Puyanáwa Documentary Project Report
The project for the making and production of the documentary Tierra Sagrada Peyabakebu Puyanawa, aims to make viable the production, filming and editing of a documentary which tells the story of this indigenous people; the Puyanawa ethnic group from the state of Acre, Brazil and their will to recover their original and sacred lands.
In the documentary, through the protagonists themselves and their descendants, we review the historical events of the last 120 years of the tribe. We have made two trips to film the interviews and the rest of the filming. The first trip took place in the second half of October 2016 and the second trip took place on 20 February 2019. We are currently raising the financial resources to be able to start the editions and finish the project. The forecast for the completion of the documentary is October 2021.
Teaser of the Sacred Land of Puyanawa Aya Conference
Before the first decade of the 20th century, the Amazonian tribe “Peyavakebu” lived freely and in balance with nature. Adapted to the rigours of the jungle, the Indians get everything they need from it, they are true inhabitants of paradise on earth. Unfortunately, the cruelty, the lack of scruples and the destructive idea of progress of the new arrivals would change the destiny of the tribe forever.
The documentary aims to explain the history of this tribe from the moment they were captured and enslaved, to the present time of cultural and spiritual revitalisation of the people now called PUYANAWA.
Through interviews conducted in October 2016 and in March 2019 and giving voice to the protagonists themselves, we will be able to explain in 5 short chapters, the magical history of this people.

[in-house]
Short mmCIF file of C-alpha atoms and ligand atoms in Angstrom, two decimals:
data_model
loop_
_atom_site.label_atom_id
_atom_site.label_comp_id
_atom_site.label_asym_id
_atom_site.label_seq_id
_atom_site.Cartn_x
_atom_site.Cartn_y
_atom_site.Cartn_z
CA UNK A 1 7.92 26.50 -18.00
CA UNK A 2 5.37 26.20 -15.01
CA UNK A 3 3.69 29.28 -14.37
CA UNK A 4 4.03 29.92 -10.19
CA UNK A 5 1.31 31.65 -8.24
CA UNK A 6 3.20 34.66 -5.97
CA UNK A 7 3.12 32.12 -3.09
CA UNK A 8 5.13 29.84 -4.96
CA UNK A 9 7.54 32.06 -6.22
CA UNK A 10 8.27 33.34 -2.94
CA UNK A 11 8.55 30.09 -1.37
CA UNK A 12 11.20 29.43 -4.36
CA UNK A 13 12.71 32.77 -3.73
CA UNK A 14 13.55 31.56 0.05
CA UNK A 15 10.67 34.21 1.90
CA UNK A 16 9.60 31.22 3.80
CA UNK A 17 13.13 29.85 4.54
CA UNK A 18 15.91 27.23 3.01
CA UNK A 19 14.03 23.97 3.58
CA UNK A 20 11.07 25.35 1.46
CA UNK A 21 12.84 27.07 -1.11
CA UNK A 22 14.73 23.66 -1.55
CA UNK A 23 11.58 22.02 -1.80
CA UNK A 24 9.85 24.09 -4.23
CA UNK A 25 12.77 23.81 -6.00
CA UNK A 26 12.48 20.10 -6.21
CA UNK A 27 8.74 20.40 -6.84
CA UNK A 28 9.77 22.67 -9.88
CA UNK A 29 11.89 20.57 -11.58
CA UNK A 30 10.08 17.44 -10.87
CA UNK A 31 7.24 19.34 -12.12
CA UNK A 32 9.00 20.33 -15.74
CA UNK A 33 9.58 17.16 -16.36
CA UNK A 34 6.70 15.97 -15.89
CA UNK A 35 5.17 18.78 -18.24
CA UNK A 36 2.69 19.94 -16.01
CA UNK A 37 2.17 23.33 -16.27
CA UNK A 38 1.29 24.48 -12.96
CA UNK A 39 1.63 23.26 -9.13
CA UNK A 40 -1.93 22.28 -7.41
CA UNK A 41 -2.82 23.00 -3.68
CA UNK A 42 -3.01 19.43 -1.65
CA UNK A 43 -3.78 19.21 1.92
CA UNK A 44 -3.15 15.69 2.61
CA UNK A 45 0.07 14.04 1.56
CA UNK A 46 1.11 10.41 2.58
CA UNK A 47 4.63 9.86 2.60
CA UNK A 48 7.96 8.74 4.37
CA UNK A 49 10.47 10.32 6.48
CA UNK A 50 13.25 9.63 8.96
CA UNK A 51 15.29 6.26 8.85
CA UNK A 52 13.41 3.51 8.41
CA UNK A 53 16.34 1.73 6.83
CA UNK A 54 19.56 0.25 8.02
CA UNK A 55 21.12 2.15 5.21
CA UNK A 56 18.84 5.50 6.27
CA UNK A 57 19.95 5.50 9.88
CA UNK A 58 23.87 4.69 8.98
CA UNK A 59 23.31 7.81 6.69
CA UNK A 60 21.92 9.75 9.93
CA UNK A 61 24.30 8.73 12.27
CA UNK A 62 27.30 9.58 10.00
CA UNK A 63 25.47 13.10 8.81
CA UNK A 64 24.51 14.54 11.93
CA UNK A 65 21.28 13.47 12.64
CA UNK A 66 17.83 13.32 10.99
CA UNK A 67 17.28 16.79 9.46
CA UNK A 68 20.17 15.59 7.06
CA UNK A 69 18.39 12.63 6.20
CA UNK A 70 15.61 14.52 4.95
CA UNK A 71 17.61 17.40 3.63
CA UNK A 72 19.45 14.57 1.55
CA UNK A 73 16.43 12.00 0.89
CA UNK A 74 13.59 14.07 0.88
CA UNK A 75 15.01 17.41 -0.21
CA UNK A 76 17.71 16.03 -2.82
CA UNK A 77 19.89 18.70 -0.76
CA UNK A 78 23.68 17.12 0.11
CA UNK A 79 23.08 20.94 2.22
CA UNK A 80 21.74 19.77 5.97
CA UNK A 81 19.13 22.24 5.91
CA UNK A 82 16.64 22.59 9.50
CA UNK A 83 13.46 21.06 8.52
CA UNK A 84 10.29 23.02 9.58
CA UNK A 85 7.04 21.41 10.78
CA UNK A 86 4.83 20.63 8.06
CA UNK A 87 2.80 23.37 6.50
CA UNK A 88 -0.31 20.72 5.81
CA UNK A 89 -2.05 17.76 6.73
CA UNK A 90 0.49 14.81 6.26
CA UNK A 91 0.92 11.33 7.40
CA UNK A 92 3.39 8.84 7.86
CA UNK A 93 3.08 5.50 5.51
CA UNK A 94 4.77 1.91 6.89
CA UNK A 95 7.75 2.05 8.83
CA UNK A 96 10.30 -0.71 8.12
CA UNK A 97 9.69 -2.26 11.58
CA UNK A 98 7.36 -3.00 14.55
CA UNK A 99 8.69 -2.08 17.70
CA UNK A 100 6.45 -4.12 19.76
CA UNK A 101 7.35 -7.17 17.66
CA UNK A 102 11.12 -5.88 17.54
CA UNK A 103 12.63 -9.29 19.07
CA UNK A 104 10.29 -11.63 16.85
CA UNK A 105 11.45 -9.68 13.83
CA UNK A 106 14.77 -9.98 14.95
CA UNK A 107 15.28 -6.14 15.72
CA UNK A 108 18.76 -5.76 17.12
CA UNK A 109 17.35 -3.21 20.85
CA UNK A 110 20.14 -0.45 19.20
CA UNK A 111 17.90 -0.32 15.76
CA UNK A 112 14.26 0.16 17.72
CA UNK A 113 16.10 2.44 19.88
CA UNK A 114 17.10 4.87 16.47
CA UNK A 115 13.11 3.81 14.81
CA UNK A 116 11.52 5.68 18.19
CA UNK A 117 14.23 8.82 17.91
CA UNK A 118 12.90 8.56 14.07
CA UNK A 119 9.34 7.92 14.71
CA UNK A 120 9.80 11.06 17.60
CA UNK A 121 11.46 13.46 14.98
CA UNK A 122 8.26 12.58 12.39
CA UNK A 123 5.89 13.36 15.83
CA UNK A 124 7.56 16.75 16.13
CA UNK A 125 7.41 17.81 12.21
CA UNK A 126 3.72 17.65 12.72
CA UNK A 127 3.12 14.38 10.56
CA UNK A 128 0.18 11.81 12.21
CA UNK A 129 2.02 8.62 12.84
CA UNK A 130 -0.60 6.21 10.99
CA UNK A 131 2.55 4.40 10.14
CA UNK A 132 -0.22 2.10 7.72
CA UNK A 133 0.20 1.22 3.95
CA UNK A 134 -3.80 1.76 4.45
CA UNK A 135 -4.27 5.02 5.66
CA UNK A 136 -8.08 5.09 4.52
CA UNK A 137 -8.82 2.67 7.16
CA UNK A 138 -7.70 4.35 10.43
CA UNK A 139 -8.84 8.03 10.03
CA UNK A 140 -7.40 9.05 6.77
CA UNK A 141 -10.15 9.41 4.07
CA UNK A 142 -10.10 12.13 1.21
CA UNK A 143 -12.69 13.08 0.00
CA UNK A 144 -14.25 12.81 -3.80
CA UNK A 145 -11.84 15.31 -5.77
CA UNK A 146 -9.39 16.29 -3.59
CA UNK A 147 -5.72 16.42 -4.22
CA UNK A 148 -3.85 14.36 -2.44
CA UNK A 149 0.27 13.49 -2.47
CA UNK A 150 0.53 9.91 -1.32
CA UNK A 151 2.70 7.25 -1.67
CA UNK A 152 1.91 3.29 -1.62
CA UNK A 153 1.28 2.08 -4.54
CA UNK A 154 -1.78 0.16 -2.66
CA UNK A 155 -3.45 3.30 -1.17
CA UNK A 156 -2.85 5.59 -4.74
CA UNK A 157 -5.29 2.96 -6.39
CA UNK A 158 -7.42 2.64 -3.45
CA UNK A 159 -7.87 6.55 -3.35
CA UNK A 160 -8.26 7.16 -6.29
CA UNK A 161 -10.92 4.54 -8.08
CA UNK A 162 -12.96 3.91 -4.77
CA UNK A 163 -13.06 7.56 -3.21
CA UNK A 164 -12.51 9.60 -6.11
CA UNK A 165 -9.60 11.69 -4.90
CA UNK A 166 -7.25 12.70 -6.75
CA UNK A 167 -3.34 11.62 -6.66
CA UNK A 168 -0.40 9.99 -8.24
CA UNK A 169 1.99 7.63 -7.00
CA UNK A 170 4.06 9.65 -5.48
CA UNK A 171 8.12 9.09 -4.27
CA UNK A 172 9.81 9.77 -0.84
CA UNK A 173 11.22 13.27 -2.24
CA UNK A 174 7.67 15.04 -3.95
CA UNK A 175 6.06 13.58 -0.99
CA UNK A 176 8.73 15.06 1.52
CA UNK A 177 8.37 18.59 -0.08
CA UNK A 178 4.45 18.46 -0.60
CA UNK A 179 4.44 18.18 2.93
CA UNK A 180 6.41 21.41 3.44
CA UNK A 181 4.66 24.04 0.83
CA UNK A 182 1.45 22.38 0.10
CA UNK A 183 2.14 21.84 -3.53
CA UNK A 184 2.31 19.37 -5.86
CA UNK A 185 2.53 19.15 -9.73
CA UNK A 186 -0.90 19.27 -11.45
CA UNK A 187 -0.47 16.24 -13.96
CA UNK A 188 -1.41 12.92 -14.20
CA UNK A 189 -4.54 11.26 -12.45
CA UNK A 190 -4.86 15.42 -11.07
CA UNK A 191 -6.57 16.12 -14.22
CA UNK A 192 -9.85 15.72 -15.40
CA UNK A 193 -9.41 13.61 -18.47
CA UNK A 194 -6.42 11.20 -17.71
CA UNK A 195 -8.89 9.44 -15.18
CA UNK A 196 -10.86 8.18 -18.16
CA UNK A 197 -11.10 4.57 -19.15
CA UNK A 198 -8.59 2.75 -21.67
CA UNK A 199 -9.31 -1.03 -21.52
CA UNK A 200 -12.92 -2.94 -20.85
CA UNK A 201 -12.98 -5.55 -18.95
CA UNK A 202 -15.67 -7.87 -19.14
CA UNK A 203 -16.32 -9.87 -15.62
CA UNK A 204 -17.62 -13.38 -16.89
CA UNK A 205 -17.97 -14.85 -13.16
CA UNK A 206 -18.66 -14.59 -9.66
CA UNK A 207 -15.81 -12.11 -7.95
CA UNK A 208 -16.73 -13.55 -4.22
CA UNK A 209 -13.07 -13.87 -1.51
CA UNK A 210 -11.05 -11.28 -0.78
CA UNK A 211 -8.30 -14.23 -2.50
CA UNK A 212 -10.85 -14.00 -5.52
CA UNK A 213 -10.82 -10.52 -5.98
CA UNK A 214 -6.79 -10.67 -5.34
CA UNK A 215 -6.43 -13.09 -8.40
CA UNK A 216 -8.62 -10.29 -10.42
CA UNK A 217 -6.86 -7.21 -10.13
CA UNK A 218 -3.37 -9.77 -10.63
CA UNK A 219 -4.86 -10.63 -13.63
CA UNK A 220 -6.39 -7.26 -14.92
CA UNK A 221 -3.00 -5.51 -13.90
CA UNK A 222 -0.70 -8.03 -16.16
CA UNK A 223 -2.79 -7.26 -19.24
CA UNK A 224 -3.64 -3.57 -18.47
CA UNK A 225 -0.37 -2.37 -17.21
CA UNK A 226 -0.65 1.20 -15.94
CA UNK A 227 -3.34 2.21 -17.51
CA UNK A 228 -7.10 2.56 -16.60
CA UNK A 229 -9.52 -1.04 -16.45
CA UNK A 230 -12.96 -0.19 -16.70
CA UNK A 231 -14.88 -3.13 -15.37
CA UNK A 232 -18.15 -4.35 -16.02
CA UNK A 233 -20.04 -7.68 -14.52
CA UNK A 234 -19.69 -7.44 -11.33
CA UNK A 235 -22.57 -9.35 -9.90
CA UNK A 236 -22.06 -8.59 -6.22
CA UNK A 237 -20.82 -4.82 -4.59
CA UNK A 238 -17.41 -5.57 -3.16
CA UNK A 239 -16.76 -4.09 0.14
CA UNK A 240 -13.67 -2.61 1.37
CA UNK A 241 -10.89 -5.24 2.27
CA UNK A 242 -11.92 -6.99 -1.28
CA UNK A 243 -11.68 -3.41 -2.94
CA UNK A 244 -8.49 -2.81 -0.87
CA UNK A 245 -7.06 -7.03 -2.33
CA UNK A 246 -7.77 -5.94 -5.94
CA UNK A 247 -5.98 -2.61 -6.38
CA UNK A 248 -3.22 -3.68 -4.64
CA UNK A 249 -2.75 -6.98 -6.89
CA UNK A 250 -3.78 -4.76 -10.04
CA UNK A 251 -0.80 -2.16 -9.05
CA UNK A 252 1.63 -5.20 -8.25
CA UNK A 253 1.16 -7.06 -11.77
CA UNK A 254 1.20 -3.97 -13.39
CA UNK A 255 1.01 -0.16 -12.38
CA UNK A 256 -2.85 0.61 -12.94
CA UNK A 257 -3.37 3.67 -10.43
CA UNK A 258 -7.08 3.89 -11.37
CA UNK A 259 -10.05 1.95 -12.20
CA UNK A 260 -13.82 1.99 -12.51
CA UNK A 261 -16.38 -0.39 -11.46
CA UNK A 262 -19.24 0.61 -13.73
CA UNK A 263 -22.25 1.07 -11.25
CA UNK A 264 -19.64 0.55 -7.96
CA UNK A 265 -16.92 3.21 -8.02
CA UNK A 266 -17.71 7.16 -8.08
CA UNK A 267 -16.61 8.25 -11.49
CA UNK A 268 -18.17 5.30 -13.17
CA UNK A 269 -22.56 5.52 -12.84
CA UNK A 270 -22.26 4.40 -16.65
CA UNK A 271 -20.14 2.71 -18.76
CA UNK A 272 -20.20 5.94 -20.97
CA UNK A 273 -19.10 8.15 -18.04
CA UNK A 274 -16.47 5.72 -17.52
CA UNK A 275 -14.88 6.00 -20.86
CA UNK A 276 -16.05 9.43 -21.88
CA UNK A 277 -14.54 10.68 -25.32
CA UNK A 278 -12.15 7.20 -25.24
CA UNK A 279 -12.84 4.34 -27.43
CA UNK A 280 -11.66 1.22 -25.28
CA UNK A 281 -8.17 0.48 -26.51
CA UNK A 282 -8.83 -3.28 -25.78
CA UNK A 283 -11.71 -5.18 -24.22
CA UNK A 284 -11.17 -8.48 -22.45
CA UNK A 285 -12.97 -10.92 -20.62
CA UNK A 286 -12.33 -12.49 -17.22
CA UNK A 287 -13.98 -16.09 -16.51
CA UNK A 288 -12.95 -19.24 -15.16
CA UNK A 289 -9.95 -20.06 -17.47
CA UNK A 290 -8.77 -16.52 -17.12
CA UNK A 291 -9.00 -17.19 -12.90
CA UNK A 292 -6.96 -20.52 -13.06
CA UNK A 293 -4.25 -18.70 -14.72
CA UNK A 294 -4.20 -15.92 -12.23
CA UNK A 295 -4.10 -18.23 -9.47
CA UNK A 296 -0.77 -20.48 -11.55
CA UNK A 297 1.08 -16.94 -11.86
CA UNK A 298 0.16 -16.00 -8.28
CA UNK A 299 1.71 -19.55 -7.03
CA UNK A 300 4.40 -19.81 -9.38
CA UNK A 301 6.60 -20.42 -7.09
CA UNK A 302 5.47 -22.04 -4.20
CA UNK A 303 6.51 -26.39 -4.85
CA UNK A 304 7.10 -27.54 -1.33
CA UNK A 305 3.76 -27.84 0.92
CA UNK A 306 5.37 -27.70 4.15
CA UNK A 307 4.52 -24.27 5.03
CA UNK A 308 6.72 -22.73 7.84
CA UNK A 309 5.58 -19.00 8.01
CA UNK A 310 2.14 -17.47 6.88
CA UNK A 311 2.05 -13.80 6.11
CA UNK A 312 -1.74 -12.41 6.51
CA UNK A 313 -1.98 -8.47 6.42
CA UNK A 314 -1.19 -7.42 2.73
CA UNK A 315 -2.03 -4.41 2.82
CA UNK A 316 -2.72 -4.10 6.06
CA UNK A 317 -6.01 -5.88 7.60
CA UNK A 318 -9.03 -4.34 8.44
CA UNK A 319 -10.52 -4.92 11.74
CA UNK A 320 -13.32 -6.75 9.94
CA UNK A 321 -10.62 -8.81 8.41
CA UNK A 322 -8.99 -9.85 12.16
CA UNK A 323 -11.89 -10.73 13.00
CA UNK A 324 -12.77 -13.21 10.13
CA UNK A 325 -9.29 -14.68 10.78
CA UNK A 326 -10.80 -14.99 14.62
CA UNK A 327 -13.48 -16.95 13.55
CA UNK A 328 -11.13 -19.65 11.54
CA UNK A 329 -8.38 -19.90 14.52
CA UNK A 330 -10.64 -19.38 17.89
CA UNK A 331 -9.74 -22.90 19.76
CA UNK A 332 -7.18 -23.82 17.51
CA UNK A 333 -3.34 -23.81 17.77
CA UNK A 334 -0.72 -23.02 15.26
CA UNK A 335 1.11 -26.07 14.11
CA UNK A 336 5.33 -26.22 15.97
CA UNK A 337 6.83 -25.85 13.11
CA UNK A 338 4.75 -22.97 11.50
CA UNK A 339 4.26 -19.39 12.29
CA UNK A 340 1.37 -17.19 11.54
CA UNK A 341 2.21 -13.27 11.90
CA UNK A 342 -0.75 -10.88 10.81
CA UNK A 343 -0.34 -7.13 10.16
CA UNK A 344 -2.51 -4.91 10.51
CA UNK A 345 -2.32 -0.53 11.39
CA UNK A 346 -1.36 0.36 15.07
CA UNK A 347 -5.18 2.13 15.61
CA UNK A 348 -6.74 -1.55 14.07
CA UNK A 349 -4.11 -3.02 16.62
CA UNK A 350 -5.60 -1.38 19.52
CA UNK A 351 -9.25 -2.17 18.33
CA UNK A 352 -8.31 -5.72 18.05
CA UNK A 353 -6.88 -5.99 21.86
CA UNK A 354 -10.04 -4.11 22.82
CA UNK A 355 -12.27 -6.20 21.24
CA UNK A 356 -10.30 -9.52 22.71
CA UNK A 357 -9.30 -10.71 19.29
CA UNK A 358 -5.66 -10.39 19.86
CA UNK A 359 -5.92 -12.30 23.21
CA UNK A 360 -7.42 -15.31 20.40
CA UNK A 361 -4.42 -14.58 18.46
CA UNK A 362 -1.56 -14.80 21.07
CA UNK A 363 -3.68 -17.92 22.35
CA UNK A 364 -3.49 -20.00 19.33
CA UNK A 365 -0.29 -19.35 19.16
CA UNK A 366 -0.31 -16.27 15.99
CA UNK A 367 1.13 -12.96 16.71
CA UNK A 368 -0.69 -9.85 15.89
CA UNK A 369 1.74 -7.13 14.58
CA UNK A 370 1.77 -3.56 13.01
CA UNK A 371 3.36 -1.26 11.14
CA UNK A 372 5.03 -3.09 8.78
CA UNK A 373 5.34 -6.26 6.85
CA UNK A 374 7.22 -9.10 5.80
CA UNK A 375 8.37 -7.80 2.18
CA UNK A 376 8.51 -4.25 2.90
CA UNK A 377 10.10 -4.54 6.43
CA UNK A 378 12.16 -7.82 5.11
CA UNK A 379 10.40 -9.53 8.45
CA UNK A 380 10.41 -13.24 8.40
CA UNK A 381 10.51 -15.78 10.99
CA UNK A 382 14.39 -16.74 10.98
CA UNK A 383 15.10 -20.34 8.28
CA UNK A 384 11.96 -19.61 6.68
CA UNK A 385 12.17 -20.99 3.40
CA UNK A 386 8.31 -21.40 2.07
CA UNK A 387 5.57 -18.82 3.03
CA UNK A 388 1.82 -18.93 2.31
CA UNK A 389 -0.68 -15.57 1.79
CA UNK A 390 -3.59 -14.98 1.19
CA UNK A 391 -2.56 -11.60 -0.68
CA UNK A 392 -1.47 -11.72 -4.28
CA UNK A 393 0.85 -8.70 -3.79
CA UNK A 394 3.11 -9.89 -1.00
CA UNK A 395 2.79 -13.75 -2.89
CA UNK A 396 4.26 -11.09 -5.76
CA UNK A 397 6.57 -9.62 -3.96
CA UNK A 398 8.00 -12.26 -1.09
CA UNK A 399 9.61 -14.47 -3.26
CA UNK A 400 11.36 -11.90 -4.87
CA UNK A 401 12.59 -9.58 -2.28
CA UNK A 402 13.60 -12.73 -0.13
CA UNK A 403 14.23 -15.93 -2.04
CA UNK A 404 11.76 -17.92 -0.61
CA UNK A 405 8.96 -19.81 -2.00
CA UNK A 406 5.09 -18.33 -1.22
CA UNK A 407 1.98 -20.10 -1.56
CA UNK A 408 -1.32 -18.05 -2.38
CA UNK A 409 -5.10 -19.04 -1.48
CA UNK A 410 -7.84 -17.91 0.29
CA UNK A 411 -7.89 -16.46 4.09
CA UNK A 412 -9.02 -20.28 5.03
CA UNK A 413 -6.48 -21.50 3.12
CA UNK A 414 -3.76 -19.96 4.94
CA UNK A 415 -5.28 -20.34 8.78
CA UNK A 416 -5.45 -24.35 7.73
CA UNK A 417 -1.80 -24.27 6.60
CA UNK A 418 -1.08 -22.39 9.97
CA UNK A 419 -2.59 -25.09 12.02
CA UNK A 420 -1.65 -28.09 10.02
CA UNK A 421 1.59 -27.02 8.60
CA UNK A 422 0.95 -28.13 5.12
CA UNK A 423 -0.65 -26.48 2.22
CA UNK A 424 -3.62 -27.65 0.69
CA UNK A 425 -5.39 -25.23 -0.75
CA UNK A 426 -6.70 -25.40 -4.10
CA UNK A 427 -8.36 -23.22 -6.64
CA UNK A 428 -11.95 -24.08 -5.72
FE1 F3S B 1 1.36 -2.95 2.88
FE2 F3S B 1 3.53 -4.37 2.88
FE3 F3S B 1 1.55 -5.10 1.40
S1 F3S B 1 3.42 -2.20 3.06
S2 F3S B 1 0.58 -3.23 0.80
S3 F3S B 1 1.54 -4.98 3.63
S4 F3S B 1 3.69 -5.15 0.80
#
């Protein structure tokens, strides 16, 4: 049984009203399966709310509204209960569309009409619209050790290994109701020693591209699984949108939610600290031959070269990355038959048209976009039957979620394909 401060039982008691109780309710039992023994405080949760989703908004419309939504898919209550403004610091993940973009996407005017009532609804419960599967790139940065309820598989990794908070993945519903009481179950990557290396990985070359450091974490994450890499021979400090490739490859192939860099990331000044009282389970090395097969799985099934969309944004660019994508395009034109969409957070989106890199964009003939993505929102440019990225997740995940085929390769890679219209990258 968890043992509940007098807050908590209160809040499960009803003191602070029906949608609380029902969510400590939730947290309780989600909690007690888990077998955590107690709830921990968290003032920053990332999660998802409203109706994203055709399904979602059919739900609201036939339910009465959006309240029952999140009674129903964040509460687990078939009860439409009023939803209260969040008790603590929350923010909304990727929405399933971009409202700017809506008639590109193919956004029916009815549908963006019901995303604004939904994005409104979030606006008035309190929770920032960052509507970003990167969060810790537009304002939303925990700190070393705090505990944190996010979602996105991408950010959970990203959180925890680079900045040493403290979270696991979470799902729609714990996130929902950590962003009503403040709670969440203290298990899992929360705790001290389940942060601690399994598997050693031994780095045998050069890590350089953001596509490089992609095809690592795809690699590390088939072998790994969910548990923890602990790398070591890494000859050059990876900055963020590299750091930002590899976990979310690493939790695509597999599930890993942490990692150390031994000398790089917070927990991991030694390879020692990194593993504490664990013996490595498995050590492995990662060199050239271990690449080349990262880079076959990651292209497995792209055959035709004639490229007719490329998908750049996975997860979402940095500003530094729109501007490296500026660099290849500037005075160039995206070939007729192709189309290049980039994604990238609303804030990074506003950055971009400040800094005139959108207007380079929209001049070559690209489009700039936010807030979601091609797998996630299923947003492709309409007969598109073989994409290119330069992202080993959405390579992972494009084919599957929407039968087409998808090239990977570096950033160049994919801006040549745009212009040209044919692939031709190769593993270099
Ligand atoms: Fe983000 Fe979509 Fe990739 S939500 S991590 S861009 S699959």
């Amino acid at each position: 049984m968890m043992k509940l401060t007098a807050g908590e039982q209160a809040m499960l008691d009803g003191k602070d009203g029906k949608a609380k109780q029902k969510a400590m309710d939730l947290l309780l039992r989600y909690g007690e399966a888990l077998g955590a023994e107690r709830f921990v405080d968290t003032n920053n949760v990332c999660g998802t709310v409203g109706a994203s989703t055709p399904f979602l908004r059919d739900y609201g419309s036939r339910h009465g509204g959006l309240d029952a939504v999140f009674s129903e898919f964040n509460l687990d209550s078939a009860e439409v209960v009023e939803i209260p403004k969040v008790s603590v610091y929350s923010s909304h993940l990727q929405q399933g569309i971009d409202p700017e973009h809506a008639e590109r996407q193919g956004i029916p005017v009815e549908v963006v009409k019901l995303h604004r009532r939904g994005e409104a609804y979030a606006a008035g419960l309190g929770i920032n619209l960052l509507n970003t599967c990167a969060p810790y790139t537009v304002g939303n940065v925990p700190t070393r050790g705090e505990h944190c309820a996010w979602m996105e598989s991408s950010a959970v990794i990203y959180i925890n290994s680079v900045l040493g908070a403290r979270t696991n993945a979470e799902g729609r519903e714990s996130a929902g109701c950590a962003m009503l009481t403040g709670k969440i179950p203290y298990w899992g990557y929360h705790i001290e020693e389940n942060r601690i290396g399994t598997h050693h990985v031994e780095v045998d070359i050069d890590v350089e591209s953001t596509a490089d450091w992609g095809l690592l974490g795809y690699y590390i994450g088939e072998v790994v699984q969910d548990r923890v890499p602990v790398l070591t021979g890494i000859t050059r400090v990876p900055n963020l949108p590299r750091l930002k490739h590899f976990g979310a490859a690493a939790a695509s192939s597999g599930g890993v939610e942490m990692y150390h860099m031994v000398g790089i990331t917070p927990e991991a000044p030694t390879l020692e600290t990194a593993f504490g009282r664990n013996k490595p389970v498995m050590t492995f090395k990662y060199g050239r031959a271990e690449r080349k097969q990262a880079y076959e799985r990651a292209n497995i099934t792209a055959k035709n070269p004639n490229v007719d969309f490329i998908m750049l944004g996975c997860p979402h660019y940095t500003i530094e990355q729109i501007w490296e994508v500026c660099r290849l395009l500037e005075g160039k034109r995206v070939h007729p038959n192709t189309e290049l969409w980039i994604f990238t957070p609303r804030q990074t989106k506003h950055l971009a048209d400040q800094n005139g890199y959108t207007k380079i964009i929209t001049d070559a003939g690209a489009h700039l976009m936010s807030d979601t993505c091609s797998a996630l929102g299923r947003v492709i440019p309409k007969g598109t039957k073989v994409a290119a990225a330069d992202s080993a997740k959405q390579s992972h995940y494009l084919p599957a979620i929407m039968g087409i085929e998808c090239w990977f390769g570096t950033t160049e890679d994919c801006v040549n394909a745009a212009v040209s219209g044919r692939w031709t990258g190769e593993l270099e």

Different events have taken place in the last 20 years since they managed to demarcate their land, many of them shrouded in indigenous mysticism; shamans, possessions of ancestral spirits, witchcraft, spiritual connections, incredible discoveries…
Recently, the Puyanawa have managed to find the exact place where their ancestors were captured. It would seem impossible to make such a discovery in an area of more than 200,000 hectares. They achieved this milestone only from the memories of the children who were captured at that time (currently only Mrs. Railda is alive) and the use of Ayahuasca for this purpose. In 2015, they located and managed to document the place with images.
The main objective of the documentary is to give visibility to their history and to be able to recover the lands that were left outside the demarcation and that the grandson of the Colonel who enslaved their people is trying to sell them. By law and by right, these lands should already be part of their reserve. With the current situation in Brazil, the only solution is to buy them.
It has been partly thanks to other indigenous people of the region; Ashaninkas, Yawanawas, etc. and the return of the use of Ayahuasca, that the Puyanawas are largely recovering their ancestral culture and spirituality. They are an exemplary community.
With a deep respect for the protagonists and their ancestral traditions, we recognise the importance of these cultures and their cosmovisions, and at the same time we see in them essential allies in order to change the relationship between humanity and nature and the planet.
The importance of Puyanawa women is reflected in the interviews with relevant women from the community. In this way, we incorporate the perspective of the feminine vision and gender equality. The narration will be done by a woman.
In the year of the beginning of the documentary we also managed to finalise the production of a double CD that includes traditional ceremonial songs recorded in the village with a good group of Puyanawa men and women and also songs inspired and composed by Puwê and Vari Puyanawa, two of the main protagonists of the cultural and spiritual rescue, accompanied by professional musicians. (Soundtrack).
We have 12 interviews (10 hours) and about 20 hours of resources.
We also want to illustrate parts of the story with animations.
In the Puyanawa indigenous community as well as in the documentary, all the Sustainable Development Goals that the UN Agenda 2230 established in 2015 are directly or indirectly fulfilled.
Adolf Sanz Monfort